When first we start learning a new foreign language, any number of its elements rise up to frustrate us, even to dissuade us from going any further: the mountain of vocabulary to be acquired, the grammar in which to orient ourselves, the details of pronunciation to get our mouths around. In these and all other respects, some languages seem easy, some hard, and others seemingly impossible — those last outer reaches being a specialty of Youtuber Joshua Rudder, creator of the channel NativLang. In the video above, he not only presents us with a few of the rarest sounds — or phonemes, to use the linguistic term — in any language, he also shows us how to make them ourselves.
Several African languages use the phoneme gb, as seen twice in the name of the Ivorian dance Gbégbé. “You might be tempted to go all French on it,” Rudder says, but in fact, you should “bring your tongue up to the soft palate” to make the g sound, and at the same time “close and release your lips” to add the b sound.
Evidently, Rudder pulls it off: “Haven’t heard a foreigner say the gb sound right!” says a presumably African commenter below. From there, the phonemic world tour continues to the bilabial trilled africate and pharyngeals used by the Pirahã people of the Amazon and the whistles used on one particular Canary Island — something like the whistled language of Oaxaca, Mexico previously featured here on Open Culture.
Rudder also includes Oaxaca in his survey, but he finds an entirely different set of rare sounds used in a river town whose residents speak the Mazatec language. “For every one normal vowel you give ’em,” he explains, “they have three for you”: one “modal” variety, one “breathy,” and one “creaky.” He ends the video where he began, in Africa, albeit in a different region of Africa, where he finds some of the rarest phonemes, albeit ones we also might have expected: bilabial clicks, whose speakers “close their tongue against the back of their mouth and also close both lips, but don’t purse them.” Then, “using the tongue, they suck a pocket of air into that enclosed area. Finally, they let go of the lips and out pops a” — well, better to hear Rudder pronounce it. If you can do the same, consider yourself one step closer to readiness for a Khoekhoe immersion course.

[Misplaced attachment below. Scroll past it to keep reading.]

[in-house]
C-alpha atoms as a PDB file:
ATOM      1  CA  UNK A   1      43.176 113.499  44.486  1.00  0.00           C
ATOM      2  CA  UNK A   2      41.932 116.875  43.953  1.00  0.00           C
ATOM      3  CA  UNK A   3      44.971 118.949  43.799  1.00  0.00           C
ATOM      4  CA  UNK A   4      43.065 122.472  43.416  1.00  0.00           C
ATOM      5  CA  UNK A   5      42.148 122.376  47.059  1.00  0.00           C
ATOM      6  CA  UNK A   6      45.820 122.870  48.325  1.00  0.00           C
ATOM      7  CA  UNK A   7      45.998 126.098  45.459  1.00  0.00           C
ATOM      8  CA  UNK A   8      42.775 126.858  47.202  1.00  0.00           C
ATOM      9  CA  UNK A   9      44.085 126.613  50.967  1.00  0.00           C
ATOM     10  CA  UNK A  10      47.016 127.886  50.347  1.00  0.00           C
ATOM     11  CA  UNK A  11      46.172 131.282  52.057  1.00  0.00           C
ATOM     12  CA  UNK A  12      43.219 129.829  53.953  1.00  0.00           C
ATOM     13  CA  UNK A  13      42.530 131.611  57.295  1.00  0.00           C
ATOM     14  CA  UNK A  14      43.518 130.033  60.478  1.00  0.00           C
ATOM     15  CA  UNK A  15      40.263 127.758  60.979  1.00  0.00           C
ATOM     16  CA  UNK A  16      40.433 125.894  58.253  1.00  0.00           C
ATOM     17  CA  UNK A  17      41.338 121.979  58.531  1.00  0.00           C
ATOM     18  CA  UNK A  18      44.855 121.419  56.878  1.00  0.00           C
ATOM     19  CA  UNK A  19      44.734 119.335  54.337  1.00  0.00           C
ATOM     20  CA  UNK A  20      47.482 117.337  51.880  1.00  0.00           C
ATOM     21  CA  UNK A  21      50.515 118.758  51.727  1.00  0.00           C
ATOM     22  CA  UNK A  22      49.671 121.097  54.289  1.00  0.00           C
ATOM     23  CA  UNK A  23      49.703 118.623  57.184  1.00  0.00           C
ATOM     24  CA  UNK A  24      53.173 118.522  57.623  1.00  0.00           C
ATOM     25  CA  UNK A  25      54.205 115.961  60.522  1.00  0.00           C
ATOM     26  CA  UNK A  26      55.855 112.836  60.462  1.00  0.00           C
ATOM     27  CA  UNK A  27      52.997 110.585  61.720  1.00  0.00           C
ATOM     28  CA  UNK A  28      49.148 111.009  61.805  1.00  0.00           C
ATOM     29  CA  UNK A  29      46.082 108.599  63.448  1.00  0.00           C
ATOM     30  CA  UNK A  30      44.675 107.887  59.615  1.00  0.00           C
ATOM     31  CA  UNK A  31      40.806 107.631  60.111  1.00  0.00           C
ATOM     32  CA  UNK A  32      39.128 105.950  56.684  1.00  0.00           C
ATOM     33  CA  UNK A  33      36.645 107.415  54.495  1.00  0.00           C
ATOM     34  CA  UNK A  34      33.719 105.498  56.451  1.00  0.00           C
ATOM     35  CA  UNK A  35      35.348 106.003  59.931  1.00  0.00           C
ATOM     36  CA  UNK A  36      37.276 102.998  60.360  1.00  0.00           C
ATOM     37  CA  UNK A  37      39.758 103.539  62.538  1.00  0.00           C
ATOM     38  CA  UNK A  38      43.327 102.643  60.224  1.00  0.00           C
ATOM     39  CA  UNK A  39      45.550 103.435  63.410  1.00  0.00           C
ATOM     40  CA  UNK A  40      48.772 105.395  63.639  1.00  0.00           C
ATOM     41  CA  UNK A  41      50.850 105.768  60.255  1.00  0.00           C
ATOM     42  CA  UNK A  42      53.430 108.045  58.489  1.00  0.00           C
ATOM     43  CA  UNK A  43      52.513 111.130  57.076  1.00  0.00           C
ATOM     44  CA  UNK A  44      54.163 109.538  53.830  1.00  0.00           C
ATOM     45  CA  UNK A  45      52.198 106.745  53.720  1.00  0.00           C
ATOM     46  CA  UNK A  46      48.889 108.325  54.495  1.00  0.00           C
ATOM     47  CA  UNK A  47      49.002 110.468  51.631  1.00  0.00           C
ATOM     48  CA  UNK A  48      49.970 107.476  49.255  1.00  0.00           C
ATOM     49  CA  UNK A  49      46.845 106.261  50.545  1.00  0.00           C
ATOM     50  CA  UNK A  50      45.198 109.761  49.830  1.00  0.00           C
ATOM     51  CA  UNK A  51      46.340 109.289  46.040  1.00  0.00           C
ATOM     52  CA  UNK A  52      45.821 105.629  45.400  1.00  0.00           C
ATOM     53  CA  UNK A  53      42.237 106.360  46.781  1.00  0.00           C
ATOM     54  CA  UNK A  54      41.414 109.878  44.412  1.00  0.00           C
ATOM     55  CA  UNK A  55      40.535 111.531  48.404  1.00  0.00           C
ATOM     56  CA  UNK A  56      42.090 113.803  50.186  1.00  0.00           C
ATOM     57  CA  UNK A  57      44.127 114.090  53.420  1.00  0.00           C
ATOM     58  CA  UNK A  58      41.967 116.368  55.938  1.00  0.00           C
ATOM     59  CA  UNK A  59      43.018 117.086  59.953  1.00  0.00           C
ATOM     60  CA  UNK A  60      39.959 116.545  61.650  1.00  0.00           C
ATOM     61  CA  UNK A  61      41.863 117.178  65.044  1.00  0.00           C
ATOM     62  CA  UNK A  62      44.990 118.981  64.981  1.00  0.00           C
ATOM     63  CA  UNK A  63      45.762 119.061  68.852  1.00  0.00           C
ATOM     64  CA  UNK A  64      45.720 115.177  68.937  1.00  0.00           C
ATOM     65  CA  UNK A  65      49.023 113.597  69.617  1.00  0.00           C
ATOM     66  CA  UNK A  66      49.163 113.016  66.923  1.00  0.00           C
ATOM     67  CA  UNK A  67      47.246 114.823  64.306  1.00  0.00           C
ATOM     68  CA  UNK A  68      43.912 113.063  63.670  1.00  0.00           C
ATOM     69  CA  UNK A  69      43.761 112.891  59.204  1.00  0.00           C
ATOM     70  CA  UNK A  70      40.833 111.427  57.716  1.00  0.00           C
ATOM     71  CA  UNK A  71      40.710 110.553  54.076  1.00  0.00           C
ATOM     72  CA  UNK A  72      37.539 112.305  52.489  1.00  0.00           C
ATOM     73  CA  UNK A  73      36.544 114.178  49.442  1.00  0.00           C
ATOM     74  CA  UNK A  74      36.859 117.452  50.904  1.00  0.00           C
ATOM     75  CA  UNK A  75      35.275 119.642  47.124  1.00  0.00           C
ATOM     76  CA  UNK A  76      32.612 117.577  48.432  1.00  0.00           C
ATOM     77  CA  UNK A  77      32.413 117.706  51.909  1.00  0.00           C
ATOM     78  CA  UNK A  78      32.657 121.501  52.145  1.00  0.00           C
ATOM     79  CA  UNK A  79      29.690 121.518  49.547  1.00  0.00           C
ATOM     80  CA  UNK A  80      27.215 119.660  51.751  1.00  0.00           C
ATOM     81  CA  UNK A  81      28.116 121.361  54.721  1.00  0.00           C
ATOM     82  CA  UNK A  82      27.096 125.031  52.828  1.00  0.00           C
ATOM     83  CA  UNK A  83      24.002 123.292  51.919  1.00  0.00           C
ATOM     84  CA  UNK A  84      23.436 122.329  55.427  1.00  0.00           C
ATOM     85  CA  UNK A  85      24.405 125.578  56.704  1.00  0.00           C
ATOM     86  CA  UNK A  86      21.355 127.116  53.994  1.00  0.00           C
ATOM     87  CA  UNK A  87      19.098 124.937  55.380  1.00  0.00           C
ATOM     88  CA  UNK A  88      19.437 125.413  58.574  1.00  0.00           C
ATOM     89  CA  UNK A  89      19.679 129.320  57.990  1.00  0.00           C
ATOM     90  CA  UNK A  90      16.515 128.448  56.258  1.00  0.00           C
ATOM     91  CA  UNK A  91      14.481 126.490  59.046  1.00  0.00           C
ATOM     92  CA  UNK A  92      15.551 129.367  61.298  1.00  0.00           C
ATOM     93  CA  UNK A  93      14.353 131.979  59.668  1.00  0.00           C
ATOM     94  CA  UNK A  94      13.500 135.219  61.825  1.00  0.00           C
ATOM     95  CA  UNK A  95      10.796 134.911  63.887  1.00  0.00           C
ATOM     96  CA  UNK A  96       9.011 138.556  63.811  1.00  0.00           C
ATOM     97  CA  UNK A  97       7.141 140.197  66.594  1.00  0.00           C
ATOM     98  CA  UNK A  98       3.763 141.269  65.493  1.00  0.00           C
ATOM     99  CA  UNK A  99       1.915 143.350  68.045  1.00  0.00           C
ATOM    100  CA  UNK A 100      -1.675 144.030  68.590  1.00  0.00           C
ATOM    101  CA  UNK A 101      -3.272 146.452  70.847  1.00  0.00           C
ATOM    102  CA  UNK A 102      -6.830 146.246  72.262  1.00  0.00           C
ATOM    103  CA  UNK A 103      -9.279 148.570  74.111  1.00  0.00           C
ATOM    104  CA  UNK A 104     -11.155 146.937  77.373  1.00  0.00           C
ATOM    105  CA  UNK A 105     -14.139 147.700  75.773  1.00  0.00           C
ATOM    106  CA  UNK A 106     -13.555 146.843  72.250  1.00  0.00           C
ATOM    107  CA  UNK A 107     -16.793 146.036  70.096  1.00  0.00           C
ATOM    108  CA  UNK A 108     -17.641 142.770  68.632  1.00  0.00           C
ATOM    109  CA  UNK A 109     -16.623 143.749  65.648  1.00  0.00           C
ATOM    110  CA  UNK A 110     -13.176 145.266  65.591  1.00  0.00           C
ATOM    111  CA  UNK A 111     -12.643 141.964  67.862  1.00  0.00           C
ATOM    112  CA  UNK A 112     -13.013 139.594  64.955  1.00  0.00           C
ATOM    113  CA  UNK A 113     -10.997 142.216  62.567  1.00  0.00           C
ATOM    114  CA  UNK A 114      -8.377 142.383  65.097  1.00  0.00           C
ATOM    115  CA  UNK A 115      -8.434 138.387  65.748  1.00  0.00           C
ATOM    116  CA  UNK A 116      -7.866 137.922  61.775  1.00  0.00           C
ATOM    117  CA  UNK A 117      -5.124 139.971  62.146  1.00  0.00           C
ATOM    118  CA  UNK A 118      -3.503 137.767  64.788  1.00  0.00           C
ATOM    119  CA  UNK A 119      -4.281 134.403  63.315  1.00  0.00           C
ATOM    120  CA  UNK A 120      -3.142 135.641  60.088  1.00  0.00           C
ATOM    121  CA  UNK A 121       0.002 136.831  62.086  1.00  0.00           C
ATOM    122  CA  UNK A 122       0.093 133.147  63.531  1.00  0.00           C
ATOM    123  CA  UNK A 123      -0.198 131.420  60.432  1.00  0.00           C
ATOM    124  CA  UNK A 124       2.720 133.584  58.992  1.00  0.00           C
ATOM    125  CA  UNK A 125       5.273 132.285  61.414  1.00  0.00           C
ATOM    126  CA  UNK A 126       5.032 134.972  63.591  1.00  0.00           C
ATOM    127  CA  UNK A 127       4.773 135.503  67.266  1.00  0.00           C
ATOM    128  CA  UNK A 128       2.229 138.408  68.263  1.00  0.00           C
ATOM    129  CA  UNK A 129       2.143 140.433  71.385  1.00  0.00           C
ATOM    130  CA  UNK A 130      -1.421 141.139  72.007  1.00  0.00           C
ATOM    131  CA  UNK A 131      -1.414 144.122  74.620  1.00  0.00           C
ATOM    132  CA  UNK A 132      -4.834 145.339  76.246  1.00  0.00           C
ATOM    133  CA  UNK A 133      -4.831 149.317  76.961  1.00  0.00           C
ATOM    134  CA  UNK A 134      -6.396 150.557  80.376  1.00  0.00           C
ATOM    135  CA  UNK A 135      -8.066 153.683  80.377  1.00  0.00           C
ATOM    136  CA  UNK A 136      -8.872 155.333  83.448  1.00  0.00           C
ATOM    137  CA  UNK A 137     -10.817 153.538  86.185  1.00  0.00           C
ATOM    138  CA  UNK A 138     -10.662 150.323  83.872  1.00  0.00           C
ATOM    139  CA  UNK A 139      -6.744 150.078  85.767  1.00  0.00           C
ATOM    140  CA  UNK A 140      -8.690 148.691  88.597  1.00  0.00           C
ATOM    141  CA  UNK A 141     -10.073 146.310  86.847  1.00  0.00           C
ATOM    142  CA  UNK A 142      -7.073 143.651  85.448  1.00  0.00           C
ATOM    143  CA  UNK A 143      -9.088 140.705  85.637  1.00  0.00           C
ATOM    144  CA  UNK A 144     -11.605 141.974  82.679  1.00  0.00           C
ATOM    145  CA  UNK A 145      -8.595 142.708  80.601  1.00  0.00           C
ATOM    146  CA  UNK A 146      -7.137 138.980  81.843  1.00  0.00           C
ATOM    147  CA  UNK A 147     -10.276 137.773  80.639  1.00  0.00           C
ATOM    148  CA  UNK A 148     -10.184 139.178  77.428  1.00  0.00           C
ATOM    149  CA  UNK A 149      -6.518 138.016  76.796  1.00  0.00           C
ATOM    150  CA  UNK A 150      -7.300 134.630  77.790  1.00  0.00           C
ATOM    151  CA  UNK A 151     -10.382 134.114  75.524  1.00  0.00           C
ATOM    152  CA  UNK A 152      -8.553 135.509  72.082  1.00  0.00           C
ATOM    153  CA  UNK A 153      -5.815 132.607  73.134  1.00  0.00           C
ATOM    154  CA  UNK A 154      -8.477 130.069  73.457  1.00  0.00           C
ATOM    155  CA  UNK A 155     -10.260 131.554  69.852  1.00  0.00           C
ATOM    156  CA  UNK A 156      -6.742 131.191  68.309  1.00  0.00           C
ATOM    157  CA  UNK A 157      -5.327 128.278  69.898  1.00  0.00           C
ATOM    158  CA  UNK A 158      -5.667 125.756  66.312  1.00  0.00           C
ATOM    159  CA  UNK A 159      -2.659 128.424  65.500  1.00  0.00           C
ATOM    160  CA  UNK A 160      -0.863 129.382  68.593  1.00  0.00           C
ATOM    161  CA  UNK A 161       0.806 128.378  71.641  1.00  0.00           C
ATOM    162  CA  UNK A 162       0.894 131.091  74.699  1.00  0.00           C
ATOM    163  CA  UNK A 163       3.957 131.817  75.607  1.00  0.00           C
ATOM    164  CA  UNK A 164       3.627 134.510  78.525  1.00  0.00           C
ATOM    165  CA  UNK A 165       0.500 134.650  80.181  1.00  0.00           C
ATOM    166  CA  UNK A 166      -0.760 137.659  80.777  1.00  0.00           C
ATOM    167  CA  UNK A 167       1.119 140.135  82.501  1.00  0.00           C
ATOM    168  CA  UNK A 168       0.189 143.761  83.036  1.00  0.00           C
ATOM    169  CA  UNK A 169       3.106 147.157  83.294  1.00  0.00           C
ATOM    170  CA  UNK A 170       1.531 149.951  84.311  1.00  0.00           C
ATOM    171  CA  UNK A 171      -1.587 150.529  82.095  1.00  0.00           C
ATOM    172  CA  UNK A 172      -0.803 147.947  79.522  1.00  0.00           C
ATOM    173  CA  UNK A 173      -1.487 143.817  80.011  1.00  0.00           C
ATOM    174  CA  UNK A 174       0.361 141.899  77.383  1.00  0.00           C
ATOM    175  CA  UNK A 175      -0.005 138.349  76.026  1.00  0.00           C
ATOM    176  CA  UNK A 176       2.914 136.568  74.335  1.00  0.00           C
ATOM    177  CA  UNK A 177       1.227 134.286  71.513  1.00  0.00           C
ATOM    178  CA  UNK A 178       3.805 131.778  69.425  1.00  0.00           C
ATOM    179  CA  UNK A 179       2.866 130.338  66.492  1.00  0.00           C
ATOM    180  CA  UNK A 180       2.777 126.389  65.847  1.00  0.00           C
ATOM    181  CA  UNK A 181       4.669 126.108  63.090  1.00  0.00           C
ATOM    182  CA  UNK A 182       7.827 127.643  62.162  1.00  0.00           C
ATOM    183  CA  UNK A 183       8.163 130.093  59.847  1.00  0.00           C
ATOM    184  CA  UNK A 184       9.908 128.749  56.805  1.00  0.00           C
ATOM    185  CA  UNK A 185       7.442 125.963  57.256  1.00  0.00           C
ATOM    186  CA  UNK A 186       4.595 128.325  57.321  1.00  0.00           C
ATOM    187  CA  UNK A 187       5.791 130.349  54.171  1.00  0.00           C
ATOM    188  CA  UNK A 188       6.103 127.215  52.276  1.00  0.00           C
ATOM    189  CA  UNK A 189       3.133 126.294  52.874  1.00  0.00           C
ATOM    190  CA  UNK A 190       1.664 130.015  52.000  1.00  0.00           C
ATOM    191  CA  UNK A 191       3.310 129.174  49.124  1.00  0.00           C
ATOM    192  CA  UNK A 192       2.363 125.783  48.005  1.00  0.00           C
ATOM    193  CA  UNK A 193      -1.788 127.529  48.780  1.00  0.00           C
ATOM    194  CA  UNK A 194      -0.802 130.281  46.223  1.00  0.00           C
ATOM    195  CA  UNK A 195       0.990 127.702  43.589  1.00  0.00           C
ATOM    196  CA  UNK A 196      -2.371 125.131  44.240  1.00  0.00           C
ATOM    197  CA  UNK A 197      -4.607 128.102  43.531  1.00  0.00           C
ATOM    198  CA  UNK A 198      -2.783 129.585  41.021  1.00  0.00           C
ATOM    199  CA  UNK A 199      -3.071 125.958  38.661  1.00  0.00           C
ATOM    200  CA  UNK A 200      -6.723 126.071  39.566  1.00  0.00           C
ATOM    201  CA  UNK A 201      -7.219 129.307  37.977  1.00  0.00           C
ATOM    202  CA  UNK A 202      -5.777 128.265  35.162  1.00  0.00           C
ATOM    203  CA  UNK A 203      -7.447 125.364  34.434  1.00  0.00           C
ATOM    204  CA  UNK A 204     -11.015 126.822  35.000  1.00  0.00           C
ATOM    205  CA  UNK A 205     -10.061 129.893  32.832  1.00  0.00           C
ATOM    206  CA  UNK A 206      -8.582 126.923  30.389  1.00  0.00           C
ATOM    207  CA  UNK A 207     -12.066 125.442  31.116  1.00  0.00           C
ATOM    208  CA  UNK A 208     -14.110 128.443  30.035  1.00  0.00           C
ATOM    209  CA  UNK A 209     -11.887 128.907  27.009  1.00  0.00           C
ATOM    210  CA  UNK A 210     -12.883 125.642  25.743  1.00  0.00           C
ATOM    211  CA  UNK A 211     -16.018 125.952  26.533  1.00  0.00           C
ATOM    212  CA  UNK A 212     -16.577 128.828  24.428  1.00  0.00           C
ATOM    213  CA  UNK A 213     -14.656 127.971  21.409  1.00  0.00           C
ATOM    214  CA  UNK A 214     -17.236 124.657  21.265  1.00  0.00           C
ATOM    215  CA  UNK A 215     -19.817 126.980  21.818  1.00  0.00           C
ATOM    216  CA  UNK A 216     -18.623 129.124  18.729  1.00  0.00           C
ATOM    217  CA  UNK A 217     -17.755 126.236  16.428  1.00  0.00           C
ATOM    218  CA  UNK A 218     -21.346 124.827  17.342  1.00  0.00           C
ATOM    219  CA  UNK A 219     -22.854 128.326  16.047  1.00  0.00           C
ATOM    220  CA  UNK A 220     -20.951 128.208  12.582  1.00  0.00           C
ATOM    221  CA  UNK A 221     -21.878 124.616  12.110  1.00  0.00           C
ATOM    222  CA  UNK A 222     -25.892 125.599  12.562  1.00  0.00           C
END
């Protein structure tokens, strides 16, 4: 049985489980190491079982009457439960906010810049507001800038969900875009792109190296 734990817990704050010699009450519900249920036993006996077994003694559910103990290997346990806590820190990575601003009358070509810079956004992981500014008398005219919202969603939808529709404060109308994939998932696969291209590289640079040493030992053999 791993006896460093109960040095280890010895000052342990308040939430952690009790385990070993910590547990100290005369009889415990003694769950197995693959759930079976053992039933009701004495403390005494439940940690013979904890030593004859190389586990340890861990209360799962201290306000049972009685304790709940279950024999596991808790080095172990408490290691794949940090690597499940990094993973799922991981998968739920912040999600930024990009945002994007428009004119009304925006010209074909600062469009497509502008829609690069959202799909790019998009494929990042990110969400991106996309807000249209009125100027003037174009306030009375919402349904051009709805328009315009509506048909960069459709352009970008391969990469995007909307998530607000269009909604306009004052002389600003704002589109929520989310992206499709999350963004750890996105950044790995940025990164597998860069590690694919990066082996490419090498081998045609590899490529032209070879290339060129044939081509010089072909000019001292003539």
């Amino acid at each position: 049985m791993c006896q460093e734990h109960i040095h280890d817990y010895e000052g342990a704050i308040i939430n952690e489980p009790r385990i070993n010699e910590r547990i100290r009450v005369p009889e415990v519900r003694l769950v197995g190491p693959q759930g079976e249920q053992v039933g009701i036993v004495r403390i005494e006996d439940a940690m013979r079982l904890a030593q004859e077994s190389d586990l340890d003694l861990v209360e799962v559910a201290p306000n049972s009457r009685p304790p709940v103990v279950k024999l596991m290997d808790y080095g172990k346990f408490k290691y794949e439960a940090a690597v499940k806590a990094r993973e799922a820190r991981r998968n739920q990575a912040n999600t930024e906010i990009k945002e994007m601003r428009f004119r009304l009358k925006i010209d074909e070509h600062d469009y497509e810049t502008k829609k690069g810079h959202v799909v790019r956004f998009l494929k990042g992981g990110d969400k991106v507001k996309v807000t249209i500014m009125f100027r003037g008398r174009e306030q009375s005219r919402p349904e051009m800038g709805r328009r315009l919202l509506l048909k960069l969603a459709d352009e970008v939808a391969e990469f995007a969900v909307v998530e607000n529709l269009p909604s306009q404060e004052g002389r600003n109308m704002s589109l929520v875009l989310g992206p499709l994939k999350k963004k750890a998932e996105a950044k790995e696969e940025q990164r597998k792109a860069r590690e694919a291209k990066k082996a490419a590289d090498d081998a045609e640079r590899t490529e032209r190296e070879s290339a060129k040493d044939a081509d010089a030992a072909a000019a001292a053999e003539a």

Based in Seoul, Colin Marshall writes and broadcasts on cities, language, and culture. His projects include the Substack newsletter Books on Cities, the book The Stateless City: a Walk through 21st-Century Los Angeles and the video series The City in Cinema. Follow him on Twitter at @colinmarshall or on Facebook.